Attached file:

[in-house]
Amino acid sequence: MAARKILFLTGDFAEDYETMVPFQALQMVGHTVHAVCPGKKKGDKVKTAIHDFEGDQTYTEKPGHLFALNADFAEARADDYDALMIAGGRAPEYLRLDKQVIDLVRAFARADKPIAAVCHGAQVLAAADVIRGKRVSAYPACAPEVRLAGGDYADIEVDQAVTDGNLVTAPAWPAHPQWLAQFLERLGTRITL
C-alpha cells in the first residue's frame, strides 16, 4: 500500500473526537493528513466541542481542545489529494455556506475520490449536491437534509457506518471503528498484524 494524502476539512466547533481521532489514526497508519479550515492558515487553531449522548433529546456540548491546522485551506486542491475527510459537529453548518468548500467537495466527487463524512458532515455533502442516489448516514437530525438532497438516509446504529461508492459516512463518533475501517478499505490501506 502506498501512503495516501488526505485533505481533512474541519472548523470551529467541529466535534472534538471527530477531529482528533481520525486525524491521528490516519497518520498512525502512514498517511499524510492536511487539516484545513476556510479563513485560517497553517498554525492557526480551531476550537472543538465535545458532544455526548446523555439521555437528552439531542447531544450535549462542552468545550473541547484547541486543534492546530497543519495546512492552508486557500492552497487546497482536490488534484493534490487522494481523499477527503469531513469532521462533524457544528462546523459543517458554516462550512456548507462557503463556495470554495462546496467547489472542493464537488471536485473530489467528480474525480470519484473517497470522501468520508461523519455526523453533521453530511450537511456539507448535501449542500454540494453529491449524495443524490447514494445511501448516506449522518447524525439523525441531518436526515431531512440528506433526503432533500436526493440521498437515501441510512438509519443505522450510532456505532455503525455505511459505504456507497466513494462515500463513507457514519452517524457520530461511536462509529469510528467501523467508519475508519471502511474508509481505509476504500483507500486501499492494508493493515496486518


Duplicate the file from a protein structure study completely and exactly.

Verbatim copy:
[in-house]
Amino acid sequence: MAARKILFLTGDFAEDYETMVPFQALQMVGHTVHAVCPGKKKGDKVKTAIHDFEGDQTYTEKPGHLFALNADFAEARADDYDALMIAGGRAPEYLRLDKQVIDLVRAFARADKPIAAVCHGAQVLAAADVIRGKRVSAYPACAPEVRLAGGDYADIEVDQAVTDGNLVTAPAWPAHPQWLAQFLERLGTRITL
C-alpha cells in the first residue's frame, strides 16, 4: 500500500473526537493528513466541542481542545489529494455556506475520490449536491437534509457506518471503528498484524 494524502476539512466547533481521532489514526497508519479550515492558515487553531449522548433529546456540548491546522485551506486542491475527510459537529453548518468548500467537495466527487463524512458532515455533502442516489448516514437530525438532497438516509446504529461508492459516512463518533475501517478499505490501506 502506498501512503495516501488526505485533505481533512474541519472548523470551529467541529466535534472534538471527530477531529482528533481520525486525524491521528490516519497518520498512525502512514498517511499524510492536511487539516484545513476556510479563513485560517497553517498554525492557526480551531476550537472543538465535545458532544455526548446523555439521555437528552439531542447531544450535549462542552468545550473541547484547541486543534492546530497543519495546512492552508486557500492552497487546497482536490488534484493534490487522494481523499477527503469531513469532521462533524457544528462546523459543517458554516462550512456548507462557503463556495470554495462546496467547489472542493464537488471536485473530489467528480474525480470519484473517497470522501468520508461523519455526523453533521453530511450537511456539507448535501449542500454540494453529491449524495443524490447514494445511501448516506449522518447524525439523525441531518436526515431531512440528506433526503432533500436526493440521498437515501441510512438509519443505522450510532456505532455503525455505511459505504456507497466513494462515500463513507457514519452517524457520530461511536462509529469510528467501523467508519475508519471502511474508509481505509476504500483507500486501499492494508493493515496486518